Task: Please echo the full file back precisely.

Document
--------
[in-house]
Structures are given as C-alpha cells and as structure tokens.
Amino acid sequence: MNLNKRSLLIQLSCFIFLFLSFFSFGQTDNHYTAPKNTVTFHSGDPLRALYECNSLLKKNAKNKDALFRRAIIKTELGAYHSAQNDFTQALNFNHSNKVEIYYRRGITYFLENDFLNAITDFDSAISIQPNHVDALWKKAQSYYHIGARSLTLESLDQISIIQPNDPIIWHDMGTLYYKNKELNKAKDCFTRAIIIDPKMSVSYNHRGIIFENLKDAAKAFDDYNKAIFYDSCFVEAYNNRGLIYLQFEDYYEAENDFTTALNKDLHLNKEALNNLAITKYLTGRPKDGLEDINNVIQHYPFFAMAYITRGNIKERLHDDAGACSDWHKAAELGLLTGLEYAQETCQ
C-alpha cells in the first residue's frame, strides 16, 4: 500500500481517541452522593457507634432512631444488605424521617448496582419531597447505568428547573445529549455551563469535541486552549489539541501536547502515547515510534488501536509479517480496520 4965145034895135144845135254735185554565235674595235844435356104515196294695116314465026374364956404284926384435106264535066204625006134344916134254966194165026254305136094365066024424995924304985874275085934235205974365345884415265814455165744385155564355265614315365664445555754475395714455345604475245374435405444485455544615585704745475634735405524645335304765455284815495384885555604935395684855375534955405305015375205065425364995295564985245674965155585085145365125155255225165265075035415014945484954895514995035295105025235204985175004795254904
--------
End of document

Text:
[in-house]
Structures are given as C-alpha cells and as structure tokens.
Amino acid sequence: MNLNKRSLLIQLSCFIFLFLSFFSFGQTDNHYTAPKNTVTFHSGDPLRALYECNSLLKKNAKNKDALFRRAIIKTELGAYHSAQNDFTQALNFNHSNKVEIYYRRGITYFLENDFLNAITDFDSAISIQPNHVDALWKKAQSYYHIGARSLTLESLDQISIIQPNDPIIWHDMGTLYYKNKELNKAKDCFTRAIIIDPKMSVSYNHRGIIFENLKDAAKAFDDYNKAIFYDSCFVEAYNNRGLIYLQFEDYYEAENDFTTALNKDLHLNKEALNNLAITKYLTGRPKDGLEDINNVIQHYPFFAMAYITRGNIKERLHDDAGACSDWHKAAELGLLTGLEYAQETCQ
C-alpha cells in the first residue's frame, strides 16, 4: 500500500481517541452522593457507634432512631444488605424521617448496582419531597447505568428547573445529549455551563469535541486552549489539541501536547502515547515510534488501536509479517480496520 4965145034895135144845135254735185554565235674595235844435356104515196294695116314465026374364956404284926384435106264535066204625006134344916134254966194165026254305136094365066024424995924304985874275085934235205974365345884415265814455165744385155564355265614315365664445555754475395714455345604475245374435405444485455544615585704745475634735405524645335304765455284815495384885555604935395684855375534955405305015375205065425364995295564985245674965155585085145365125155255225165265075035415014945484954895514995035295105025235204985175004795254904